(Thanks, Ted Robinette, Willys Overland Club, Victoria, Australia)

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With these issues, Willys-Overland went into receivership in 1933. John North Willys returned, and without warning, divorced his wife in 1934, remarrying in 1935. He became the President of Willys-Overland again in 1935, but in the same year, suffered a fatal heart attack.

The bankruptcy recovery plan was accepted in 1936; the Willys Real Estate Realization Corp. was formed and all real estate owned by Willys-Overland was transfered to it. A new company, Willys-Overland Motors, Inc. took over auto manufacturing, renting its offices and plants from WRERC, which did not need the whole complex. WRERC rented out facilties not used by Willys-Overland Motors, Incorporated. It was now profitable and run conservatively.

The Willys 77 design was adapted for the Model 48 of 1939, and was redesigned for better durability in 1939. The basic design was used for many years, with a 1946 cam drive and crankshaft redesign, and a new version with the F head (overhead inlet valve, side-valve exhaust) for 1950. Both 1946-design L134 and F-head F134 were produced for some years. (Thanks, Ted Robinette of the Willys Overland Club, Victoria, Australia.)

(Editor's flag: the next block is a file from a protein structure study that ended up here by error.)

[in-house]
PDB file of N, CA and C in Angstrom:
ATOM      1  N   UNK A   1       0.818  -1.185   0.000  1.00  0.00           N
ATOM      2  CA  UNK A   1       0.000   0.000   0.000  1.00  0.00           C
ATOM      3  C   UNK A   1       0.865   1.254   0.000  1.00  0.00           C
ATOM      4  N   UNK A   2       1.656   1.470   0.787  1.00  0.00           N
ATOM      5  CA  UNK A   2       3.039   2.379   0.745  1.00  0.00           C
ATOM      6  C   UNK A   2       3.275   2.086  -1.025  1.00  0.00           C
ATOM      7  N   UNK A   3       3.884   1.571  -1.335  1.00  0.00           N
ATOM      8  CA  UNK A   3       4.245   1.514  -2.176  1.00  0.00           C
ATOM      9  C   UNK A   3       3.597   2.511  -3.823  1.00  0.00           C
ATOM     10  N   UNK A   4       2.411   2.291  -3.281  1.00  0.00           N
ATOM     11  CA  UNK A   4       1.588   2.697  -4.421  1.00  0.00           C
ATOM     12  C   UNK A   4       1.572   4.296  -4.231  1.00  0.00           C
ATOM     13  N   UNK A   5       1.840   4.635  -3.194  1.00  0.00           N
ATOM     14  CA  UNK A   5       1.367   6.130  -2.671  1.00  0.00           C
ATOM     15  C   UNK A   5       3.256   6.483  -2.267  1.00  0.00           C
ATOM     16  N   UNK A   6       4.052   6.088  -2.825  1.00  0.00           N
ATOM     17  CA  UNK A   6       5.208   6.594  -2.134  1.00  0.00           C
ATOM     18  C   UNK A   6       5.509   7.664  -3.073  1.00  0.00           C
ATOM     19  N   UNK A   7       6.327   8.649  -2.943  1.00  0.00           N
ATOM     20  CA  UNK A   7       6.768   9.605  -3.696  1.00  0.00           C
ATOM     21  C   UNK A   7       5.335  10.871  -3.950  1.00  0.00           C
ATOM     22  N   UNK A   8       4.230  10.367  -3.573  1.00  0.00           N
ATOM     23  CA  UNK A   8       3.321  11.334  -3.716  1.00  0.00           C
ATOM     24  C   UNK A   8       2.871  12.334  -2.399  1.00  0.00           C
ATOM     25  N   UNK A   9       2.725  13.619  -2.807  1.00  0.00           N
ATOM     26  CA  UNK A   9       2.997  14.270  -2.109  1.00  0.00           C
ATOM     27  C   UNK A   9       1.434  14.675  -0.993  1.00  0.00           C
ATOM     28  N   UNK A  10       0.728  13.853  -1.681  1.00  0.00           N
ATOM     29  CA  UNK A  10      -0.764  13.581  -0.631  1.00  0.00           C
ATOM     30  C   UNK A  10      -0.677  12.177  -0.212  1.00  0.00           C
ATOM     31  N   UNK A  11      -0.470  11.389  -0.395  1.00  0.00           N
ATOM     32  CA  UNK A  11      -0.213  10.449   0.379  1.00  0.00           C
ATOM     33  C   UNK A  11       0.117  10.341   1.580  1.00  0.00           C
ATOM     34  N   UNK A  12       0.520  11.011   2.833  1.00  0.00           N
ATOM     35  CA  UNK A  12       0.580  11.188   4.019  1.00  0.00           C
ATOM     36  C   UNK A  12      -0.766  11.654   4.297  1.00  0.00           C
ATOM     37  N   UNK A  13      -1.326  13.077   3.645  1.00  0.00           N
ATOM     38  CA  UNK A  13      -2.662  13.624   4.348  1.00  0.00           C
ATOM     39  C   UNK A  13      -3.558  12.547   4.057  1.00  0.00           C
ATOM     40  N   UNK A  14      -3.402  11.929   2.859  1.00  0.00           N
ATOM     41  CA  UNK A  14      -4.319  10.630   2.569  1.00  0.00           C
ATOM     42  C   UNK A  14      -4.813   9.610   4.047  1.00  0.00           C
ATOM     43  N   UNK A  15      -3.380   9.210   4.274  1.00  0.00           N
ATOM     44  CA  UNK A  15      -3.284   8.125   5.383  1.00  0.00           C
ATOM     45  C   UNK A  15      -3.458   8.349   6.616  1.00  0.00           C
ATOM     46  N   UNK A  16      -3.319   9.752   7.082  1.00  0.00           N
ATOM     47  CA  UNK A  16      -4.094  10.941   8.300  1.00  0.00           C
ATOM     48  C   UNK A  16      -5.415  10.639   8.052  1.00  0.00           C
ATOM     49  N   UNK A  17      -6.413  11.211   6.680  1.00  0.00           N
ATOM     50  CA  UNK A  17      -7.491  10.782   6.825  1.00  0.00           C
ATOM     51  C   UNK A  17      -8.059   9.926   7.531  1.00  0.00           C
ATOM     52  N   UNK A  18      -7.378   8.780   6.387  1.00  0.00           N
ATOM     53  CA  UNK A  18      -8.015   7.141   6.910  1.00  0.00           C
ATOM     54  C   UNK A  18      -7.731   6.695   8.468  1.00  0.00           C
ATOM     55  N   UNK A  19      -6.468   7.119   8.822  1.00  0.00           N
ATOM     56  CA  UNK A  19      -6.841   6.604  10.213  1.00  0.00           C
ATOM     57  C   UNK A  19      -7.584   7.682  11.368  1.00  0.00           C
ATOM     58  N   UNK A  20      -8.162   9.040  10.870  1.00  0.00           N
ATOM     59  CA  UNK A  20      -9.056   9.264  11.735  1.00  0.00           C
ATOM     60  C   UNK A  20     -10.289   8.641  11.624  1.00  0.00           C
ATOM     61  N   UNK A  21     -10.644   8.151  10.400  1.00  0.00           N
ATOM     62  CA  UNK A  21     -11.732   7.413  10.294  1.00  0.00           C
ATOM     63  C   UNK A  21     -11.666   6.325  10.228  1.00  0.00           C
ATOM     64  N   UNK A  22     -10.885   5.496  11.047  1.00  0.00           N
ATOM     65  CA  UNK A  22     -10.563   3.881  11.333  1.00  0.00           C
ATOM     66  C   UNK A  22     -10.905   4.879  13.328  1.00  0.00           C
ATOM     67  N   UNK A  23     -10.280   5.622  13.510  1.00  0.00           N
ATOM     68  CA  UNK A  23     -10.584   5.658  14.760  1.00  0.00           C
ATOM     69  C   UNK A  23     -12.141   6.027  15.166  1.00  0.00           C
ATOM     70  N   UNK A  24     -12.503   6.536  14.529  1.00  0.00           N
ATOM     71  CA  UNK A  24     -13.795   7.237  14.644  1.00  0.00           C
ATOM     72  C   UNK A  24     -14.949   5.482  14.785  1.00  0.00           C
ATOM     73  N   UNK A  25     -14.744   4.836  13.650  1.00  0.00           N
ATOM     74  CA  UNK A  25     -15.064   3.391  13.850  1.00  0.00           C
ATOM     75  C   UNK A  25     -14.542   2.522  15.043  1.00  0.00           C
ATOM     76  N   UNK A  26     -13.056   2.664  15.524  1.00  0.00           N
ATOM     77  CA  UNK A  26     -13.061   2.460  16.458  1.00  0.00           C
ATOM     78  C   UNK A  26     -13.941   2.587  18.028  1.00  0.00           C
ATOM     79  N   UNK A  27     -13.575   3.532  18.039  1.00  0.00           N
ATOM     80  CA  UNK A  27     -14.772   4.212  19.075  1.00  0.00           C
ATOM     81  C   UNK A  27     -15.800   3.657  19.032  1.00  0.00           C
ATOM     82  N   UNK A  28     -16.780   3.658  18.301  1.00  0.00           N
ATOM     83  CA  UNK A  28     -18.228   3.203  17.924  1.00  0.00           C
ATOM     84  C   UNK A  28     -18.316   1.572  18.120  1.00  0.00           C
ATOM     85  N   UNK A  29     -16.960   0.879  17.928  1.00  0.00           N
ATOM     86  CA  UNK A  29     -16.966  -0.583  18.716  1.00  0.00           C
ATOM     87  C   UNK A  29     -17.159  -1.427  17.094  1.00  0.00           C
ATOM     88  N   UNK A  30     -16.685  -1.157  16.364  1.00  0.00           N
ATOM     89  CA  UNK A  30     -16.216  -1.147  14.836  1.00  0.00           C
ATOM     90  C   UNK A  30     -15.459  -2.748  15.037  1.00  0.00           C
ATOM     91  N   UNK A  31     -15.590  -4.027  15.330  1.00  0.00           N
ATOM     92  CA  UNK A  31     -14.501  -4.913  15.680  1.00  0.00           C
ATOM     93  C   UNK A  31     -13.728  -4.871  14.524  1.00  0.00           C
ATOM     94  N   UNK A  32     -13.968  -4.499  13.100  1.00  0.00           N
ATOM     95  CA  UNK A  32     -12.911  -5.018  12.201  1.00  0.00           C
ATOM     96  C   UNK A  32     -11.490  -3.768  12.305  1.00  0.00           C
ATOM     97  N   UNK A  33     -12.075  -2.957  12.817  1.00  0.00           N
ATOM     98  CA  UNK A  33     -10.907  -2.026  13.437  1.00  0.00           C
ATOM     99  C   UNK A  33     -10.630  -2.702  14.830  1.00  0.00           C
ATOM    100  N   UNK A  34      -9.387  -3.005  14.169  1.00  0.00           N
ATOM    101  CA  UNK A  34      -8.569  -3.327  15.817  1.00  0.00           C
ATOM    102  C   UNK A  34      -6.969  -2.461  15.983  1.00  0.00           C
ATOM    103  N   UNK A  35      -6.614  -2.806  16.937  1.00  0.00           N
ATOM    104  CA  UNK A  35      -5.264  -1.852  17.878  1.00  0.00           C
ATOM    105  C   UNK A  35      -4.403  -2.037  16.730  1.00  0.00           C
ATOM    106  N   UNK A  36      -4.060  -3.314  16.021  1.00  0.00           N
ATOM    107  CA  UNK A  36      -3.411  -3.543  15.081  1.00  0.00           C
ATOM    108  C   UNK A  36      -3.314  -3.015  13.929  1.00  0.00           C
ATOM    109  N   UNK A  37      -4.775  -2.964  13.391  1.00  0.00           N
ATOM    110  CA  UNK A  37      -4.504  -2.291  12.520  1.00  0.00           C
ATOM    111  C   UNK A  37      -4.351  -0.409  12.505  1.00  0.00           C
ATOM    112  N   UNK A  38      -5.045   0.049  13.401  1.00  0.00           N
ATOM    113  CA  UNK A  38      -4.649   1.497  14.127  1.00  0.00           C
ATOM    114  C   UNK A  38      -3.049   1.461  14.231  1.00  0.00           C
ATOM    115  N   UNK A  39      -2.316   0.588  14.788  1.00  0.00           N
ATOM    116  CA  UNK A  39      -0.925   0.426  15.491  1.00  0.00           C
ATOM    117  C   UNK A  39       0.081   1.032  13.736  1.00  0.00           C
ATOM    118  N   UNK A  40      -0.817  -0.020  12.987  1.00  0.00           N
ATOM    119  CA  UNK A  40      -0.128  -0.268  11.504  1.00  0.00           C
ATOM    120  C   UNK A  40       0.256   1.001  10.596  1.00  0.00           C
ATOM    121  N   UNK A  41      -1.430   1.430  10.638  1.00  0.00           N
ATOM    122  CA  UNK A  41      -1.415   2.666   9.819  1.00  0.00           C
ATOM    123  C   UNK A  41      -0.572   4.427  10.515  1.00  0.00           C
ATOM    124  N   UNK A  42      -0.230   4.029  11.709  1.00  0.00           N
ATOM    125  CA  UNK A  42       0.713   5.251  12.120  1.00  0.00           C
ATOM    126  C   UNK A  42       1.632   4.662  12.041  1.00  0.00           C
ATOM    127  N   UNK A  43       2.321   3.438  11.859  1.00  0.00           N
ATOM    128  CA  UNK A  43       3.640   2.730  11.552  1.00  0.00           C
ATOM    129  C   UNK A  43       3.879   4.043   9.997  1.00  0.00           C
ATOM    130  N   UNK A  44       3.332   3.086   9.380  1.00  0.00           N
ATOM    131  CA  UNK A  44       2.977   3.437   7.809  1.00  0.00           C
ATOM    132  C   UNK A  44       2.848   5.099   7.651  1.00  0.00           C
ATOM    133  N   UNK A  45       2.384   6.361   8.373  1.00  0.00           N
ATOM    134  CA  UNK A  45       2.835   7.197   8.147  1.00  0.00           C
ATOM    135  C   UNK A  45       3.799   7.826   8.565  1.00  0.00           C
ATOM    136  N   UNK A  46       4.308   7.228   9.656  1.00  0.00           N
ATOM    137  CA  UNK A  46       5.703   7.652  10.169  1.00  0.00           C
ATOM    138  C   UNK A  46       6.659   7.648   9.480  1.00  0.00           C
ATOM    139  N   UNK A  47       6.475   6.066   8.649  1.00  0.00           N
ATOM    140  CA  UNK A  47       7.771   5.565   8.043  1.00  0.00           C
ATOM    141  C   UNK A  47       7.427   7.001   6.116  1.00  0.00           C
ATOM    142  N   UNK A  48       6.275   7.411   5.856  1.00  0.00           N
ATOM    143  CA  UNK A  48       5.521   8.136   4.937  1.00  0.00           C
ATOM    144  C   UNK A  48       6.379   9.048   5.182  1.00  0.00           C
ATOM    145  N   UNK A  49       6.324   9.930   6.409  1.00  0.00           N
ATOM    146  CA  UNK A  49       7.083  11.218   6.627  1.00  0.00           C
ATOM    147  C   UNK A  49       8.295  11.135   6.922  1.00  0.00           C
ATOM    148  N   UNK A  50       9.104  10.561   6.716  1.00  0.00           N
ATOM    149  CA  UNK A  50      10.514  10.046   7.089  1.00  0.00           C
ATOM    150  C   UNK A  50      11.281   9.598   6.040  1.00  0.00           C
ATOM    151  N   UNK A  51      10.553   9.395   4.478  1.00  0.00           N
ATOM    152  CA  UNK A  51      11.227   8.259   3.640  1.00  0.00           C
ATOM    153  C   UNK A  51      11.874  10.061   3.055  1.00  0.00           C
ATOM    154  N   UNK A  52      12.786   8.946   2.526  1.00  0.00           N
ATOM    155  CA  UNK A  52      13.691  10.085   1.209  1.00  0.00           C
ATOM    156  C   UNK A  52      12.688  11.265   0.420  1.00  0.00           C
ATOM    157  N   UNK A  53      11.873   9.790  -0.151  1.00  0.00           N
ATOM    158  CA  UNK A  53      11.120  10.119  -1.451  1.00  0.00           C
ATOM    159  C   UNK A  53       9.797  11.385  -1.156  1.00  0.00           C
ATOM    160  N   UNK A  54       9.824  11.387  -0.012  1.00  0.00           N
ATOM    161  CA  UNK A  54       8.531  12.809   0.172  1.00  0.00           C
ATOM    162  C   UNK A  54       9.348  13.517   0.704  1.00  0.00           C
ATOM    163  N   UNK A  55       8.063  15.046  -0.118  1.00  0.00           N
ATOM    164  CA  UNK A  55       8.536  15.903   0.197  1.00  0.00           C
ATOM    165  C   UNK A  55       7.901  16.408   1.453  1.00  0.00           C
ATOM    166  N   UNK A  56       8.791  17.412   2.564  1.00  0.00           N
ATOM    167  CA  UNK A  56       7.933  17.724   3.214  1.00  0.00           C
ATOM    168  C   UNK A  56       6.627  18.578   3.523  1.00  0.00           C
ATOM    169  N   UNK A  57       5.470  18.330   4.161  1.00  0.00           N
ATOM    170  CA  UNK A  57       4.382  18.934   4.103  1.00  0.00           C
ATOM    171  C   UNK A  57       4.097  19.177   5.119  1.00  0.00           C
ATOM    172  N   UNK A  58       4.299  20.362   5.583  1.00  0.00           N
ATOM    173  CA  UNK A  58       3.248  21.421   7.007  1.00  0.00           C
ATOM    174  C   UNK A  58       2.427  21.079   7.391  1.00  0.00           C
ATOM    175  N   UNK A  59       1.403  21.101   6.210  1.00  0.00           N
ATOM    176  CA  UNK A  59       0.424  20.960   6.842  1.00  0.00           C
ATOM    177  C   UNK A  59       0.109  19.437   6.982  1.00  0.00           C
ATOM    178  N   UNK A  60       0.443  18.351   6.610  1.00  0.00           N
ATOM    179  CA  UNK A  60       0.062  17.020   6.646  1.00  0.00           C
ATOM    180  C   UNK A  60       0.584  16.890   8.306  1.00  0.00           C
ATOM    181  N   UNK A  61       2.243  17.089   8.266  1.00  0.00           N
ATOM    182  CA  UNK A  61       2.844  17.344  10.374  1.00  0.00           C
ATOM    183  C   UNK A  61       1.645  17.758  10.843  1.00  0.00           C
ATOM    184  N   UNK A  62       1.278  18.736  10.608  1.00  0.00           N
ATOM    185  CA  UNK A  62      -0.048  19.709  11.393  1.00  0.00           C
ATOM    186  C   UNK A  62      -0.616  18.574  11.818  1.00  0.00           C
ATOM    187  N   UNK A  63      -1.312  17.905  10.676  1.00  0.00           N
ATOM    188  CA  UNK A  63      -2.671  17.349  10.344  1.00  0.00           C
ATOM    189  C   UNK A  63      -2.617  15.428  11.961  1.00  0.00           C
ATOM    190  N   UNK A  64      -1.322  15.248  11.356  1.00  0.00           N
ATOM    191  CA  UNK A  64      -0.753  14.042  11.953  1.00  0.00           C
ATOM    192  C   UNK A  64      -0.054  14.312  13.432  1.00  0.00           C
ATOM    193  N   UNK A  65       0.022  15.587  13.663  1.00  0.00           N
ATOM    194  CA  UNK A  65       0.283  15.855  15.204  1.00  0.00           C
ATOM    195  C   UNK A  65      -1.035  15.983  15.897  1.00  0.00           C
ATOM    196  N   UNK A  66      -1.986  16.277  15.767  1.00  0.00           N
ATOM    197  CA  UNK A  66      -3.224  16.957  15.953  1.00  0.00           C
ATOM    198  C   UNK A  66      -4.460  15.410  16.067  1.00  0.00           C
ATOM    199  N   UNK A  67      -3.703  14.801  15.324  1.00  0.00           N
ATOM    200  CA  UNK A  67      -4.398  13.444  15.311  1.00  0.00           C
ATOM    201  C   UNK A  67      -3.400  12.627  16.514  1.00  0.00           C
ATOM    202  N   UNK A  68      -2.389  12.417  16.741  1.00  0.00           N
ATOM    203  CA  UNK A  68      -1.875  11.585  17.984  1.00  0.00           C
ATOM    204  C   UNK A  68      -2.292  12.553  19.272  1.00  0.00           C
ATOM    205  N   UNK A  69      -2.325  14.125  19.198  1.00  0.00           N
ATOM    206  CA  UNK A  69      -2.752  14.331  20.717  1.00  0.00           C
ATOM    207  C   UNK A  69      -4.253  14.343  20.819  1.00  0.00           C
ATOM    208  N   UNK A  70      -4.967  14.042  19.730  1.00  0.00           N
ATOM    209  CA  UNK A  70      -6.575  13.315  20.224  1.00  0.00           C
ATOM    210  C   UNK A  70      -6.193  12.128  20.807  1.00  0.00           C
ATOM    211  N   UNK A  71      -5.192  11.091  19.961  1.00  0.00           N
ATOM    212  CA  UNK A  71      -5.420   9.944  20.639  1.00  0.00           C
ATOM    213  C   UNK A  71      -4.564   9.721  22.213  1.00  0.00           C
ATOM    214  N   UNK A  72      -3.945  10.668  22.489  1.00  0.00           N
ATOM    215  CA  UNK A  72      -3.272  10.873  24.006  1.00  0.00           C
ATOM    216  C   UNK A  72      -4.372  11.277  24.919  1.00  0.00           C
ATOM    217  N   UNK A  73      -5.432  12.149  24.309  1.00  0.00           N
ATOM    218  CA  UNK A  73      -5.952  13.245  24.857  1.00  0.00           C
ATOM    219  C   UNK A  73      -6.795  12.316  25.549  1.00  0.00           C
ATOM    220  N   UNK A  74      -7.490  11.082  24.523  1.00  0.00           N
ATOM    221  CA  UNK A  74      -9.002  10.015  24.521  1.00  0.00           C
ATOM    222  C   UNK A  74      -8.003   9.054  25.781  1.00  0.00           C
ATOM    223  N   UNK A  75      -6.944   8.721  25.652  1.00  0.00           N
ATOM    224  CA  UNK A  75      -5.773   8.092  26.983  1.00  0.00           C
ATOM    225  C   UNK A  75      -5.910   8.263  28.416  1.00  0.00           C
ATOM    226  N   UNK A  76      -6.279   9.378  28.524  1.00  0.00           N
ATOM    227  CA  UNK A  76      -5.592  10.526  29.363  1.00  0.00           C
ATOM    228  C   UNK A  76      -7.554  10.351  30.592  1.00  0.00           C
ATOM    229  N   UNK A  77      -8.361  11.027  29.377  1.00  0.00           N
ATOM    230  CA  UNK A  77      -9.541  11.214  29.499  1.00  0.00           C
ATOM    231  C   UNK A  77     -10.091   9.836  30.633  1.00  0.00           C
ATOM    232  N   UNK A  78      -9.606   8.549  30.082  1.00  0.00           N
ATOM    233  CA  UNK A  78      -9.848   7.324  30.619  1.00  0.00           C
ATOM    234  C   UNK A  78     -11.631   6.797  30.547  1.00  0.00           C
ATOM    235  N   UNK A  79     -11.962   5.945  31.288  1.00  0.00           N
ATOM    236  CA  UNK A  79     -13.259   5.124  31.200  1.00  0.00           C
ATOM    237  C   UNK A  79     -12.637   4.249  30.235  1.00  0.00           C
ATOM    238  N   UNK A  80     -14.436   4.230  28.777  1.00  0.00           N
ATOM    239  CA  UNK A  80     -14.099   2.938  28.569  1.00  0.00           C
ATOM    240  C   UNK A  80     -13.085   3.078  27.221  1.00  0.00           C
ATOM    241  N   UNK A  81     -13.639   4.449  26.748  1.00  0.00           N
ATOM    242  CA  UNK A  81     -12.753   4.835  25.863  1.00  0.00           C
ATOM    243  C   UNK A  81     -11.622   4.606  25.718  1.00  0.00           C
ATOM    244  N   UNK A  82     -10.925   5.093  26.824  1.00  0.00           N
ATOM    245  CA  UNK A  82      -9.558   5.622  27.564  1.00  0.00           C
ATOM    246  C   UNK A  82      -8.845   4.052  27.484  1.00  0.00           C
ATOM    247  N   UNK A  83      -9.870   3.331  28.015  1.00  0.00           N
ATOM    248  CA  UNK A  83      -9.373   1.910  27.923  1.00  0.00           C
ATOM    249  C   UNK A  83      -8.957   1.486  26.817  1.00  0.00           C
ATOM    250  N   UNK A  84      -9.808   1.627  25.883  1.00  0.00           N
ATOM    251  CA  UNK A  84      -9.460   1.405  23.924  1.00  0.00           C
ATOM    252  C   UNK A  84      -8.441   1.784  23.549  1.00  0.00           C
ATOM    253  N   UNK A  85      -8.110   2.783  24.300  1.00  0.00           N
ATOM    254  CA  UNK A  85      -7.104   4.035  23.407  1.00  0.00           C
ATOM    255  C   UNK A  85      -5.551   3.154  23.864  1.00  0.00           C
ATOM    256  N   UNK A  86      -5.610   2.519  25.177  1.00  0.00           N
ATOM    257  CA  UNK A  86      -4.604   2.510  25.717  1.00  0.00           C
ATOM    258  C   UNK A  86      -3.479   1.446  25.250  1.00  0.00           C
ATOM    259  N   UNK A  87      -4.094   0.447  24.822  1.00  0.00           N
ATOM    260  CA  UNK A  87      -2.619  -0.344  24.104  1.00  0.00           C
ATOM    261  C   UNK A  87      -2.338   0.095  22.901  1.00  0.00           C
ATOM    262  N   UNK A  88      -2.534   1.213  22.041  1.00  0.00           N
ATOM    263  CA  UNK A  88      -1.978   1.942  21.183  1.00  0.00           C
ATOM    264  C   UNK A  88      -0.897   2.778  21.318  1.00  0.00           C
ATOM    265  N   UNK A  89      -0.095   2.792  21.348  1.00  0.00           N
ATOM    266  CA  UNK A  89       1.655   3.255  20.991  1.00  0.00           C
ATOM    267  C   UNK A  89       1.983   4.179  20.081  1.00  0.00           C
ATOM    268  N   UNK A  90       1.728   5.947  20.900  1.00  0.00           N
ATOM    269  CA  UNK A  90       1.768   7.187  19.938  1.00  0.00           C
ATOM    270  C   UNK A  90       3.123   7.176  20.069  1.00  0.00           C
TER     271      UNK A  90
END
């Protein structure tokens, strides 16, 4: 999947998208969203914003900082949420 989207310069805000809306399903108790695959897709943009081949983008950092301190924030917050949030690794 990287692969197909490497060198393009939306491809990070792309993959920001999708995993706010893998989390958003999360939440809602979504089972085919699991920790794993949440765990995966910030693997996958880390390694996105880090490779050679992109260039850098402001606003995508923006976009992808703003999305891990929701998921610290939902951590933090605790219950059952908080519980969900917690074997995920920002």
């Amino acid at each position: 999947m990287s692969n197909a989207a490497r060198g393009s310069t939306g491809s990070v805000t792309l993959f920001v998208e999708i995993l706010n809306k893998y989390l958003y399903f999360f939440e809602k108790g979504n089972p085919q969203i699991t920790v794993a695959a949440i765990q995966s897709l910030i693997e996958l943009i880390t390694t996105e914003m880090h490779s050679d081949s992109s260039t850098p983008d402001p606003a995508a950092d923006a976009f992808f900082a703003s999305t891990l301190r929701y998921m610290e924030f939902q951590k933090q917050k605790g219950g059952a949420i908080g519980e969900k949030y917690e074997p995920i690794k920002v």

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The company continued on going through the World War II years with the awarding of the open bid contract to build the "jeep" for the military. When Willys resumed production for the public in 1946, it focused on civilian versions of the mostly-Bantam-designed military recon vehicles; its cars, made from 1951 to 1955, had little success.

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In 1953, Kaiser Corporation bought out Willys-Overland Motors, and renamed it Willys Motors Company. In 1963 the company re-organized, becoming Kaiser-Jeep Corporation, and the Willys name disappeared into history (though Overland was used as a premium Jeep model, and a concept Jeep Willys was created).

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Also see: John North Willys (bio) and Willys Whippet (car)